‘Pretty Dang Good’: Epilepsy Patient Has Hope for the First Time

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Technically, Bryce Hodding was the third patient neurologist and epileptologist David Millett, M.D., saw after he was recruited to Pickup Family Neurosciences Institute at Hoag in 2014 as the program director of Hoag’s Epilepsy Program. But according to Bryce, “Every time you go in there, he treats you like you’re his first patient and you are his only patient.”

Bryce, 33, experienced his first seizure in 2009, while working his dream job as a golf professional at Pebble Beach. As he remembers it, he was standing behind a counter at the resort one minute, and laying in hospital bed the next.

The following five years turned Bryce’s world upside down. He had to relearn how to walk and talk. He stopped working, stopped driving, moved back in with his parents in Huntington Beach and began a series of tests and procedures at leading academic institutions that would have minimal effect on his increasingly frequent and violent seizures. No one could determine the cause of the seizures or where in his brain they originated.

A high fever, likely related to his seizures, brought Bryce to Hoag’s emergency room one day in 2014. There, physicians told him about Dr. Millett, a respected epileptologist who was just starting a practice at Hoag.

“Dr. Millett is a rock star. From our first appointment, he went right to work. He knew everything about me, my vagus nerve stimulator, my medications, he got me scheduled for scans and different procedures to get me moving in the right direction,” Bryce said.

After a few years of managing Bryce’s seizures and monitoring his brain activity, Dr. Millett recommended a new device that was just approved by the FDA for epilepsy treatment, responsive neurostimulation (RNS). Similar to a defibrillator for the brain, the RNS device is implanted in a patient’s skull with electrodes placed directly on the brain to monitor for epileptic seizures. Then the device detects the electrical signature of a seizure, it delivers several bursts of electricity that can prevent or minimize seizures.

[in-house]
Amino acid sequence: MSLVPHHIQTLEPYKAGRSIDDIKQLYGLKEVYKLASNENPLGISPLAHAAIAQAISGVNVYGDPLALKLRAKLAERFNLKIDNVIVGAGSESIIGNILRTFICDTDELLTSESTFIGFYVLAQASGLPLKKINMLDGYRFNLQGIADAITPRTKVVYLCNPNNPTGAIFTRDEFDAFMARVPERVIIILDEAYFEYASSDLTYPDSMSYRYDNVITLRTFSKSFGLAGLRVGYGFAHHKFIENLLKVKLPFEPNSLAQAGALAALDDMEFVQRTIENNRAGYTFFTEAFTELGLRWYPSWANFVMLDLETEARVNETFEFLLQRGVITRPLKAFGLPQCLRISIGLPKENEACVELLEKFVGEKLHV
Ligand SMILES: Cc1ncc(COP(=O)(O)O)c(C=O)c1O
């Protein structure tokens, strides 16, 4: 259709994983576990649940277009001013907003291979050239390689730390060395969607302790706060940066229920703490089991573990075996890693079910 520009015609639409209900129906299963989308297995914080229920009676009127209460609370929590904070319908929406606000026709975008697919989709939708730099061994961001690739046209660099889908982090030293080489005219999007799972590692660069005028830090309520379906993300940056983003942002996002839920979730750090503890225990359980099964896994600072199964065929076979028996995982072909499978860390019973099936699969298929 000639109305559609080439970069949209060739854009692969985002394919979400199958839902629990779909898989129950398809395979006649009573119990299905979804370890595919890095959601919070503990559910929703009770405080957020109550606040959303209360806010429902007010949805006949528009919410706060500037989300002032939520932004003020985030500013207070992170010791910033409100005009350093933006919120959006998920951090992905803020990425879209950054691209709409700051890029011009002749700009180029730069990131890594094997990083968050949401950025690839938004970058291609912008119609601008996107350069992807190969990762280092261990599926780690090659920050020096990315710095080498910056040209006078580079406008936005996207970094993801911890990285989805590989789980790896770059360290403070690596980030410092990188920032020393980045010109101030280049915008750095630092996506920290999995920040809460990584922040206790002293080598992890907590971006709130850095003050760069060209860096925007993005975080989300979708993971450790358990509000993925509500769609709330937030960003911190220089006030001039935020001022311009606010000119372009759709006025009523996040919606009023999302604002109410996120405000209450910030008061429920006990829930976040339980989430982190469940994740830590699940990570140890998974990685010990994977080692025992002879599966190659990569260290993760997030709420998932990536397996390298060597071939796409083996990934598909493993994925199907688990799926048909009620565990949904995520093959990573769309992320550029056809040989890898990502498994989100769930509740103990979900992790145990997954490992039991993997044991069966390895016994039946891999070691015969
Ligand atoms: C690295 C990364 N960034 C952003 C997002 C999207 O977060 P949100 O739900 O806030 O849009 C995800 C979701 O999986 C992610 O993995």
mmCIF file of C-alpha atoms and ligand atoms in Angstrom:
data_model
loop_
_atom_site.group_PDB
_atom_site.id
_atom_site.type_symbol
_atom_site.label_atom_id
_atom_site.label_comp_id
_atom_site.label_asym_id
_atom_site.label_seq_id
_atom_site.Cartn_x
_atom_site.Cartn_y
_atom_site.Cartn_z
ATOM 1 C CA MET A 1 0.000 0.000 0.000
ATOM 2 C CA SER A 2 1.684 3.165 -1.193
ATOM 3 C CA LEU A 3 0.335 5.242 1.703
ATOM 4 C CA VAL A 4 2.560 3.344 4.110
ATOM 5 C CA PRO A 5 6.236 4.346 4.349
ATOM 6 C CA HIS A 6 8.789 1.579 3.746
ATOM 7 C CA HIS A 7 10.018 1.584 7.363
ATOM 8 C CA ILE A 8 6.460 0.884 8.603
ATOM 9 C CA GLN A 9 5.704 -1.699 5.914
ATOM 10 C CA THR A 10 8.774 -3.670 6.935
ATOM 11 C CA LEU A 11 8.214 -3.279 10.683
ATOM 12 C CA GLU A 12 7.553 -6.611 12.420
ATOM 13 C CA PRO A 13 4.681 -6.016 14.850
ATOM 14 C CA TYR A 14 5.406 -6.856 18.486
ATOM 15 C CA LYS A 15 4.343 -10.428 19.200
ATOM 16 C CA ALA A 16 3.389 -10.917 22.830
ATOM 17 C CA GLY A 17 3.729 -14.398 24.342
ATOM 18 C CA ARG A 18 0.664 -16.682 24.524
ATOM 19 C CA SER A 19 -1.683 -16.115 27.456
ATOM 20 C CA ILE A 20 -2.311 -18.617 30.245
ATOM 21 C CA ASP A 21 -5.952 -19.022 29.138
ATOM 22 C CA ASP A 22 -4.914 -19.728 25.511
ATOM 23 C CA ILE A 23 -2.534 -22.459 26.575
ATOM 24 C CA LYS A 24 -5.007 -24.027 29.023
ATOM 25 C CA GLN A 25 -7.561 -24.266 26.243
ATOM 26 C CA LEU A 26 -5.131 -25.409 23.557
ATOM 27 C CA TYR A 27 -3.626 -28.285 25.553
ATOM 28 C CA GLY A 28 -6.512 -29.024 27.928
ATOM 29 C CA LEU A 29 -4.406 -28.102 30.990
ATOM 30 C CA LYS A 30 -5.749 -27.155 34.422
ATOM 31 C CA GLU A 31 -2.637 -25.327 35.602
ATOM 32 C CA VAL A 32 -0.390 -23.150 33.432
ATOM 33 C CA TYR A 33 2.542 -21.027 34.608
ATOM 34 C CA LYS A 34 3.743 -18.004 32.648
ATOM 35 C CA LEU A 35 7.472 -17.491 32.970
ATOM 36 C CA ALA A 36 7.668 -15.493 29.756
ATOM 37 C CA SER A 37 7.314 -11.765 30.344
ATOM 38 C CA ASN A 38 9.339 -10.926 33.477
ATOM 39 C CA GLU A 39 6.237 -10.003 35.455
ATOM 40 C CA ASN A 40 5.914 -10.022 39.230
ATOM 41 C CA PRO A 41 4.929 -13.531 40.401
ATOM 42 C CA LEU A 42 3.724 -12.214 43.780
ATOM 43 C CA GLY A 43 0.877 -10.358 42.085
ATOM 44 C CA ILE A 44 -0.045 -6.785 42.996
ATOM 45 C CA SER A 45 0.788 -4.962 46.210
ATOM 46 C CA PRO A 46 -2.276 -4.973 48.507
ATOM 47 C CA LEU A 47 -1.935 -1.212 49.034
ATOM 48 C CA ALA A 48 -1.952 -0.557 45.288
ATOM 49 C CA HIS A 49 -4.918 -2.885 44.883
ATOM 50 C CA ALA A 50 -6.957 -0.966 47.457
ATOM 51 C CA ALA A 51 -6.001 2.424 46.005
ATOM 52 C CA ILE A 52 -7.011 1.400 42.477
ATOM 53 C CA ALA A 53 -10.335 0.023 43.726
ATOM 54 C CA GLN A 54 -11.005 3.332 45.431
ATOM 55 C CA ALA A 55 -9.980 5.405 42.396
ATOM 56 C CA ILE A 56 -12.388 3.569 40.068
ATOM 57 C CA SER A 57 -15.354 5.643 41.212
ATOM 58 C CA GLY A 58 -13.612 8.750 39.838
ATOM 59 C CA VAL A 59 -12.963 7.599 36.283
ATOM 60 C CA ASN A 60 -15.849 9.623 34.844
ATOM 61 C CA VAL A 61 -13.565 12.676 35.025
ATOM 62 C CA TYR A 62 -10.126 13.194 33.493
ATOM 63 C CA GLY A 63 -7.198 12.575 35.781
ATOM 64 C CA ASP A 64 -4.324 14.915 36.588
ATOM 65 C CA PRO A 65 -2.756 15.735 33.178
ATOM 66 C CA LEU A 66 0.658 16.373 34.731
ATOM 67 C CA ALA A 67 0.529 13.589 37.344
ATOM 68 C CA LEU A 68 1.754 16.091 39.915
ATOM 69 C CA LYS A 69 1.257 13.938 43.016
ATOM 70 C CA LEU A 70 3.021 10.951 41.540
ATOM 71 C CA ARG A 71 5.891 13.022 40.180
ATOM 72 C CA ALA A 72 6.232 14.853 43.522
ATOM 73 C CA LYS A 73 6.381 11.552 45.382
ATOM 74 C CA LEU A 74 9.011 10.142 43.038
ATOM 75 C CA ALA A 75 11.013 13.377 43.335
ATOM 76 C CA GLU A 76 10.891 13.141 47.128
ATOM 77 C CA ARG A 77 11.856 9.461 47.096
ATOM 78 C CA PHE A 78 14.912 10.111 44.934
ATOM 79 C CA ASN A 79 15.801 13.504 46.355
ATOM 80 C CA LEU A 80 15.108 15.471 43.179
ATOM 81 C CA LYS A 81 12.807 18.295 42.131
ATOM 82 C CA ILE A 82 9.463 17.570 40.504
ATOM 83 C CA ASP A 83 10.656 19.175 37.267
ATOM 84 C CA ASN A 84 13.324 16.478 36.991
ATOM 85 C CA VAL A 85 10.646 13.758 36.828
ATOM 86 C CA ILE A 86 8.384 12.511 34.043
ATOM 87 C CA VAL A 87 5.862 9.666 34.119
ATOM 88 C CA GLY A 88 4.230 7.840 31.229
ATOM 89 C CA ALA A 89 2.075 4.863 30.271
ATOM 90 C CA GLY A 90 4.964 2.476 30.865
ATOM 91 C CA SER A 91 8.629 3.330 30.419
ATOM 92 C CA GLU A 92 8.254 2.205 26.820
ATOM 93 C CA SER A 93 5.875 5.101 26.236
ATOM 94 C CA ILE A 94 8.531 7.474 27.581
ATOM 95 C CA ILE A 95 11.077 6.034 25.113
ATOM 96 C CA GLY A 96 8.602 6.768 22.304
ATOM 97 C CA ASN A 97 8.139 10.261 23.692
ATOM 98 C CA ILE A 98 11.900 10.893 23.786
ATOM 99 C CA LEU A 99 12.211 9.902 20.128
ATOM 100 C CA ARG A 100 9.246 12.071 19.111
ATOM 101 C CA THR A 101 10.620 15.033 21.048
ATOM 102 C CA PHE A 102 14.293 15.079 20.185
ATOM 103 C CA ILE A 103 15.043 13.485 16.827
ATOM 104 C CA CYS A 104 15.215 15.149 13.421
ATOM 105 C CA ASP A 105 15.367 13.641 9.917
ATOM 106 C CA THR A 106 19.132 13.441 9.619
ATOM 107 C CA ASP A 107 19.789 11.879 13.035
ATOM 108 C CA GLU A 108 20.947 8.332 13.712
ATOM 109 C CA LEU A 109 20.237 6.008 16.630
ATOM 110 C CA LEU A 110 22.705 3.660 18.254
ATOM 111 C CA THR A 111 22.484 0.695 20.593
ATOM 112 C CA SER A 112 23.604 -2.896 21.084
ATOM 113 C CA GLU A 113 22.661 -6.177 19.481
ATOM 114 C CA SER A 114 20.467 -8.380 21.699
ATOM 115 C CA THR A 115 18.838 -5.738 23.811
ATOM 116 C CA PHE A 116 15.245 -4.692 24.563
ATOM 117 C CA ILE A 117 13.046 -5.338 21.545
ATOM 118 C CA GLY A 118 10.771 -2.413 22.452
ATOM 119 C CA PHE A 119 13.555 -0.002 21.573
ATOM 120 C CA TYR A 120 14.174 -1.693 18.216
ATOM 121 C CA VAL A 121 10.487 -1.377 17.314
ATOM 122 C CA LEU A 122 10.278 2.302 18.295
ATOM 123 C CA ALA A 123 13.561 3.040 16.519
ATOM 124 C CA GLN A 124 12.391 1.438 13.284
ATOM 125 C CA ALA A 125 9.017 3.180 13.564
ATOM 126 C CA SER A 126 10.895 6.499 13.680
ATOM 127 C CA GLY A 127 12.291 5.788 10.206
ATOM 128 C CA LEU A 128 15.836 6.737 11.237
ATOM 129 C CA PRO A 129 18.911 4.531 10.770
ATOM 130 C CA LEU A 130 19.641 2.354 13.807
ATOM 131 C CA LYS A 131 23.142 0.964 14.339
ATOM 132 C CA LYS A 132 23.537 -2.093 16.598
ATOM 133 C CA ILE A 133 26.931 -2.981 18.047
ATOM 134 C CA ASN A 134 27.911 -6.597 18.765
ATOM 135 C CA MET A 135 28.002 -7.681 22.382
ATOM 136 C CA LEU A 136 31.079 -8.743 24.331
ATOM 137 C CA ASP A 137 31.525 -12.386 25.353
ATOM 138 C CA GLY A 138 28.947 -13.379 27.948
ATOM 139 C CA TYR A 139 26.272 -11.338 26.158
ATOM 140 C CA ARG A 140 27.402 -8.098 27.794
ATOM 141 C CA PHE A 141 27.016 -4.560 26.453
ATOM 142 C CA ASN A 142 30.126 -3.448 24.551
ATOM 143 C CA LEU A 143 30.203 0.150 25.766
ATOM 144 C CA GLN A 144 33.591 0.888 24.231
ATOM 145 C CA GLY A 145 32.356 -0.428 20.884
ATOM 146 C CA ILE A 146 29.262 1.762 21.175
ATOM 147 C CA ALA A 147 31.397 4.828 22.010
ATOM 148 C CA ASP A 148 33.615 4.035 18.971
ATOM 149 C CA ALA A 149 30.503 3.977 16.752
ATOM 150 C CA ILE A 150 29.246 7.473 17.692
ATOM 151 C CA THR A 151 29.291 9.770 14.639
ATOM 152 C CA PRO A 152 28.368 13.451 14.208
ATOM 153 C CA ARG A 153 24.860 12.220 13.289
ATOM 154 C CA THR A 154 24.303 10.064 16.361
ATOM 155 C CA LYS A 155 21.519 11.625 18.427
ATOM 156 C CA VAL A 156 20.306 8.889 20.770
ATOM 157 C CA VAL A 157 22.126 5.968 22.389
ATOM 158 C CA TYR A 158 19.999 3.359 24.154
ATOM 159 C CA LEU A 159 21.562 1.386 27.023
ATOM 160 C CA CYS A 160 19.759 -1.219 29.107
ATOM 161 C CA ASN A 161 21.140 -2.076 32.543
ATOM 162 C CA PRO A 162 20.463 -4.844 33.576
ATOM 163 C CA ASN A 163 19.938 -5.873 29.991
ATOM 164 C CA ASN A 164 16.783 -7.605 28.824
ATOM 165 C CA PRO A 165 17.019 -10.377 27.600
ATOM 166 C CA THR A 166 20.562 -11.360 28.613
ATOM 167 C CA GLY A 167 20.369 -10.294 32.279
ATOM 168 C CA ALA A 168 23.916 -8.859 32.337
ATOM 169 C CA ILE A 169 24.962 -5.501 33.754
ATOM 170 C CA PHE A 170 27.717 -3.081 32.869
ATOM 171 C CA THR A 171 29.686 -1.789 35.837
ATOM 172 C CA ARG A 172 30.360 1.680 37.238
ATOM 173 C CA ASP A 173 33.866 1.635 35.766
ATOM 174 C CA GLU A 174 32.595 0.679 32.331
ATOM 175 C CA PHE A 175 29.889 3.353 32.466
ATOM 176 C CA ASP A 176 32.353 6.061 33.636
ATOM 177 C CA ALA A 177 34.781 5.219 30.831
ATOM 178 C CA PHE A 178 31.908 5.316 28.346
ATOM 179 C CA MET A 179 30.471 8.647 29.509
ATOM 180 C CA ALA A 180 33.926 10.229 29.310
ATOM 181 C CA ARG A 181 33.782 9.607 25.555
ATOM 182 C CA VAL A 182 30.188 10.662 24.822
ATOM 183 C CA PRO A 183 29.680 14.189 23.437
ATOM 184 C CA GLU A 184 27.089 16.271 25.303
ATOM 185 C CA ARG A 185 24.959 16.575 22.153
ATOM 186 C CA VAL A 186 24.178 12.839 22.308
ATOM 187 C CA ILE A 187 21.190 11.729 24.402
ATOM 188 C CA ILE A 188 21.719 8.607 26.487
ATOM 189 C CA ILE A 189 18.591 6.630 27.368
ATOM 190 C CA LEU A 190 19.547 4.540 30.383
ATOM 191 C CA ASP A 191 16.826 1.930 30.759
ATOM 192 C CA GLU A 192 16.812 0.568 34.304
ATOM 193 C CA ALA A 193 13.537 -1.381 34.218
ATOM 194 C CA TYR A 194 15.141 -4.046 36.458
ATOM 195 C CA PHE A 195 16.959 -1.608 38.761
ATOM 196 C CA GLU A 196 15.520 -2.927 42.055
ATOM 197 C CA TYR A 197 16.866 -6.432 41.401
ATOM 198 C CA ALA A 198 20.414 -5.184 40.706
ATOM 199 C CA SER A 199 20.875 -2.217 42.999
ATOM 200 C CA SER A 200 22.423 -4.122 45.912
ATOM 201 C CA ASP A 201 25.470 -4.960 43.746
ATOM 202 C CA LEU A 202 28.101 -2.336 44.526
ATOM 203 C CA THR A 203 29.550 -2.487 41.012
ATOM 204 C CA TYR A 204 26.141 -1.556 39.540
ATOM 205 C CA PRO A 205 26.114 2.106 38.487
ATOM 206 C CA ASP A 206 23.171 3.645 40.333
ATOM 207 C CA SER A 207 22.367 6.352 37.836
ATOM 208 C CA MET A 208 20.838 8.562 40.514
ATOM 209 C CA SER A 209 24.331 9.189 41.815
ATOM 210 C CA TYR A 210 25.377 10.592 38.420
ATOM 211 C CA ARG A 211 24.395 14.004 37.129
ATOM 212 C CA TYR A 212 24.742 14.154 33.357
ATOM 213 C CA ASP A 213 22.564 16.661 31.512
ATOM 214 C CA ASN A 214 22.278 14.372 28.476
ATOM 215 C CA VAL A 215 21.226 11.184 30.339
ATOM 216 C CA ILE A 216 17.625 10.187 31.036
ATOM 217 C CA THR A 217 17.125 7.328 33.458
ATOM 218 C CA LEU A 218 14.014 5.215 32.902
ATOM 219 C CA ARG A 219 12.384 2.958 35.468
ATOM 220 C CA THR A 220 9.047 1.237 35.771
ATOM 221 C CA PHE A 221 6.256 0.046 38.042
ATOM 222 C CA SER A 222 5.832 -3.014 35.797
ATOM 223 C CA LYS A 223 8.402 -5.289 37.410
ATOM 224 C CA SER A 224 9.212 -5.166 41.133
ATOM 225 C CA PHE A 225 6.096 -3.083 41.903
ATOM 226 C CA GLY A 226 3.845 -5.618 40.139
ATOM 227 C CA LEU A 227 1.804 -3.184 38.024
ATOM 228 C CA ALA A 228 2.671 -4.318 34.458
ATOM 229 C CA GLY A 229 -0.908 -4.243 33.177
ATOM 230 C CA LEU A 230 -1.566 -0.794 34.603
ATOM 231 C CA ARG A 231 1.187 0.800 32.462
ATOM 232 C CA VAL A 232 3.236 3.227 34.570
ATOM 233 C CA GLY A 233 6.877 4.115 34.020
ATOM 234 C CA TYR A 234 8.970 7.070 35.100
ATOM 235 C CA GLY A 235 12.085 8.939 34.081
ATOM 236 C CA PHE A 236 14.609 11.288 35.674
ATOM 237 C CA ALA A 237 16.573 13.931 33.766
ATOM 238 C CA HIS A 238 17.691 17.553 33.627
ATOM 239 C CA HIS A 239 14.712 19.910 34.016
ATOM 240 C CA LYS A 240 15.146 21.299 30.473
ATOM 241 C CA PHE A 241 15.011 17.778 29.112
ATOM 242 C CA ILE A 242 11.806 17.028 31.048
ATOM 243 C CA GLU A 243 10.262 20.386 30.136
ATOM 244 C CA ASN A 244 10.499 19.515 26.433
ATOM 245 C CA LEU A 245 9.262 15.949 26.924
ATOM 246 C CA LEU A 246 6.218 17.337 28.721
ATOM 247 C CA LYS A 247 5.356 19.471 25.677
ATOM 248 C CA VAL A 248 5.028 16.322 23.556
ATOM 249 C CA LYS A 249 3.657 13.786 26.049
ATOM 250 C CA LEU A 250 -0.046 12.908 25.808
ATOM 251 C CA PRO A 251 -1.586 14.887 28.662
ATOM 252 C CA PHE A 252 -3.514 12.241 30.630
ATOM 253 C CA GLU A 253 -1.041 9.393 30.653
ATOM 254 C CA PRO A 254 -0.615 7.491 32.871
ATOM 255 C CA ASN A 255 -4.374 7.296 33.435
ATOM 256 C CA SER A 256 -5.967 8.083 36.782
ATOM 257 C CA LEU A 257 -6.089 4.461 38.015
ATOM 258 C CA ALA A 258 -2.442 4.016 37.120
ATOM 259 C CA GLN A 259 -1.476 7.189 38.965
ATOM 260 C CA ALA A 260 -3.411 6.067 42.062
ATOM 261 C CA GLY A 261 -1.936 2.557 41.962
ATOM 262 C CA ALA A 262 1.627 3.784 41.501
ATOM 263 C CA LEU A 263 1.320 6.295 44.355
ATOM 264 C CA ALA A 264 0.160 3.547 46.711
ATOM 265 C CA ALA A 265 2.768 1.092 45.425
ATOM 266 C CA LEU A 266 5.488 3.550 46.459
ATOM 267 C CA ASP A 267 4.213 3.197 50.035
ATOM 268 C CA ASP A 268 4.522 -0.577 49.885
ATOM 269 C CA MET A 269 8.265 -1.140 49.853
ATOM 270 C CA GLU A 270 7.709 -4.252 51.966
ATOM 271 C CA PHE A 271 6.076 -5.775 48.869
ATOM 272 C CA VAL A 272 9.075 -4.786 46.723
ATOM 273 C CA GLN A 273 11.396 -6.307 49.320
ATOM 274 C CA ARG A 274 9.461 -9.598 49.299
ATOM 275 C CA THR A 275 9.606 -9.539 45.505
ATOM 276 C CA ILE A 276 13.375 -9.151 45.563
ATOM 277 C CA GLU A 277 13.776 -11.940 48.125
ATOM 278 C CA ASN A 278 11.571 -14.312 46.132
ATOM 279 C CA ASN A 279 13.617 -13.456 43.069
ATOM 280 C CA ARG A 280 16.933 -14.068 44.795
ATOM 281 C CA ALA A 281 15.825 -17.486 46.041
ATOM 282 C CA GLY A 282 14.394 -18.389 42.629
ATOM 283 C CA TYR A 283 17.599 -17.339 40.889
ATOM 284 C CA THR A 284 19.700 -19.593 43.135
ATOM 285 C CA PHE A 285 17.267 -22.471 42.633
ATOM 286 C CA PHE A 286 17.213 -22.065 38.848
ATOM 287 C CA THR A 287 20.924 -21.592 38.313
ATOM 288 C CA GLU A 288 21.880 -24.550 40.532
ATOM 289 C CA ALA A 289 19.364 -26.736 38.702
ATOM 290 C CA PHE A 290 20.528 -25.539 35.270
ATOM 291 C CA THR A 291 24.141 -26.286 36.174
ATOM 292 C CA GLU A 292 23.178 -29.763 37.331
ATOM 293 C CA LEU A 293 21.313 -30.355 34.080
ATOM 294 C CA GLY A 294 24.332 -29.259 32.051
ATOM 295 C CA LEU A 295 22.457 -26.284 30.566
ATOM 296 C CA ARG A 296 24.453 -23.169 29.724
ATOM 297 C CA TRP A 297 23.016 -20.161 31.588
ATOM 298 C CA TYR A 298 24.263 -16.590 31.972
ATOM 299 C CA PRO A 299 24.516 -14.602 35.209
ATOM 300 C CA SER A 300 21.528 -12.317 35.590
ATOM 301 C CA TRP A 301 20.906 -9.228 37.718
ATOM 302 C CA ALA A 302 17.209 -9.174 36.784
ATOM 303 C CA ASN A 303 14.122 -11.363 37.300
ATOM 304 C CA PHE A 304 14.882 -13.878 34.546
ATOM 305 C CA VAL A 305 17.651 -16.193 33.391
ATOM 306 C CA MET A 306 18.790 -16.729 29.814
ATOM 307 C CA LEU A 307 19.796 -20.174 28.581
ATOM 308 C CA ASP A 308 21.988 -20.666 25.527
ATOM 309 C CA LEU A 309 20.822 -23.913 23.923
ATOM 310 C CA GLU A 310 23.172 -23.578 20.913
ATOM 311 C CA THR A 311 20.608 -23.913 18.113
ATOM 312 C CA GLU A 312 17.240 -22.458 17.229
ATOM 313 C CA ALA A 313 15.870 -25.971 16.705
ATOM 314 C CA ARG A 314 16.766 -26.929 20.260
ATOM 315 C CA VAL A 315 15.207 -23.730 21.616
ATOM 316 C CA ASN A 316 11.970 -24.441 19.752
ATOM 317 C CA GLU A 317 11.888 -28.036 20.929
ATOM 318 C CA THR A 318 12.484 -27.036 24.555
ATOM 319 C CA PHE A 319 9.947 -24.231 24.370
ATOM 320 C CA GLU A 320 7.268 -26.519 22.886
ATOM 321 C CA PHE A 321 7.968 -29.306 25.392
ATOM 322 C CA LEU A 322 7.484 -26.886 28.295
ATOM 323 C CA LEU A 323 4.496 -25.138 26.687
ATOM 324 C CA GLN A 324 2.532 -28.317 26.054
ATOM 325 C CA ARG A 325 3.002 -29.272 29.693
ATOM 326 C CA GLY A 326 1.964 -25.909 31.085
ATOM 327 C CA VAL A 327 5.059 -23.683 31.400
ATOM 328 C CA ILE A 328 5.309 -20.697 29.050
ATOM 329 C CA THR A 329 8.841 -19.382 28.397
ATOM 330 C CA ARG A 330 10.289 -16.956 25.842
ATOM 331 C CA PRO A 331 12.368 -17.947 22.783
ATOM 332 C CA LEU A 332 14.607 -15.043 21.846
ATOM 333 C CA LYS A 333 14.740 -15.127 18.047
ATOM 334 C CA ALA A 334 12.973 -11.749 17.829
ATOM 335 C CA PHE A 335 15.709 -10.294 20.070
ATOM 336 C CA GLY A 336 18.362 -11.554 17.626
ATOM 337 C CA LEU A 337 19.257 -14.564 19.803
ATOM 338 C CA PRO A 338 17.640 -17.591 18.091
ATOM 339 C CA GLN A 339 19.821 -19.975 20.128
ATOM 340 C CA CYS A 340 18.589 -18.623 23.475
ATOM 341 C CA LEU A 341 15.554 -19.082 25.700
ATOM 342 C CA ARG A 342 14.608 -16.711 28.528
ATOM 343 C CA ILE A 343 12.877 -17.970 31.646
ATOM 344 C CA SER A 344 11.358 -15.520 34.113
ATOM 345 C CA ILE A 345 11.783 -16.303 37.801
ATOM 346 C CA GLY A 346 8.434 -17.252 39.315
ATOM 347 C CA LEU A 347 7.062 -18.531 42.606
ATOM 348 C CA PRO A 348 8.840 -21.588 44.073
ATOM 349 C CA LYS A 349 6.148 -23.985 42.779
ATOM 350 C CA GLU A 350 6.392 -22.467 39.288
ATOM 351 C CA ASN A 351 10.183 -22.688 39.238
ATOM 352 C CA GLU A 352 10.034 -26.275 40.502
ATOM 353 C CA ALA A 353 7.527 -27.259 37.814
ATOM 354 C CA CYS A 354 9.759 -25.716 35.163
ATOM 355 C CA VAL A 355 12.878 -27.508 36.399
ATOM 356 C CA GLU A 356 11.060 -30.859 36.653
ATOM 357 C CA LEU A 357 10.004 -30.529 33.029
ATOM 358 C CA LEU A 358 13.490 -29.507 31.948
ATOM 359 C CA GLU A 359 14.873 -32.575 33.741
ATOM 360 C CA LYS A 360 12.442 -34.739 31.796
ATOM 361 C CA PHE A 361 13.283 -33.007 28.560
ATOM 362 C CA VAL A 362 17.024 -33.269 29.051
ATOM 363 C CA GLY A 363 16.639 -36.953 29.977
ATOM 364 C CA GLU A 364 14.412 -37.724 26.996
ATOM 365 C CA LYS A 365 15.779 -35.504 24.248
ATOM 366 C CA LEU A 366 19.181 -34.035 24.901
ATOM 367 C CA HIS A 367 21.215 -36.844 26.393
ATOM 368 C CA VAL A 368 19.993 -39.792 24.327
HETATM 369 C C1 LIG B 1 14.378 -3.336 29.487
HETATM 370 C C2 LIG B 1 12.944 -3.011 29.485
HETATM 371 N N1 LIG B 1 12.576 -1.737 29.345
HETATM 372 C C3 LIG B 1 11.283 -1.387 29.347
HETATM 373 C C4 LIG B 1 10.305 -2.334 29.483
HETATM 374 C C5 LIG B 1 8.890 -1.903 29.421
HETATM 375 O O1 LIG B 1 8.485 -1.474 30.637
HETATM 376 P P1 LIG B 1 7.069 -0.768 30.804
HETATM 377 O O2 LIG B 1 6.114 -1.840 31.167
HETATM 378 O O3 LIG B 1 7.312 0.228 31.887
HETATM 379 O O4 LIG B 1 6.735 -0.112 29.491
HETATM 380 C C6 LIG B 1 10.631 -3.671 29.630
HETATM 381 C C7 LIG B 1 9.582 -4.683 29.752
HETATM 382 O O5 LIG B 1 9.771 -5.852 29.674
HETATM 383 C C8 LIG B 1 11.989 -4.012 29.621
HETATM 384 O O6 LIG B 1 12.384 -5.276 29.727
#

“Dr. Millett and myself and my family all talked about it to make sure it’s the right thing to do for my health,” Bryce said. “He makes sure you understand everything you are going through. If you don’t understand something, he’ll explain it to you until you understand. Even his assistants in the office, their communications skills are amazing. It is really wonderful there.”

After deliberating with his family, Bryce decided to undergo an RNS implant in June 2017. He said he noticed a difference immediately.

“It doesn’t stop every seizure, but my seizures are very reduced now,” Bryce said. “Instead of my seizures being an eight out of 10, they’re more like a three or four.”

Bryce does not expect the RNS to make him seizure-free, but for the first time in many years he has hope and is able to focus on the future. He recently started working at a country club in Huntington Beach, using Uber or getting rides with his mother, who also works there.

“I love to be around people and talk to people, so this is pretty awesome for me,” Bryce said. “Since I had the surgery, it’s helped me so much. I definitely can see myself driving sooner than I thought before.”

Bryce places the credit for his improvement with Dr. Millett and the team at Hoag.

“He’s so amazing because he takes chances. I’m that way too; I want to take chances because I want to get better faster, and that’s what he did,” Bryce said. “He has done so well and he has pushed the envelope to the point where I’ve gotten pretty dang good for right now.”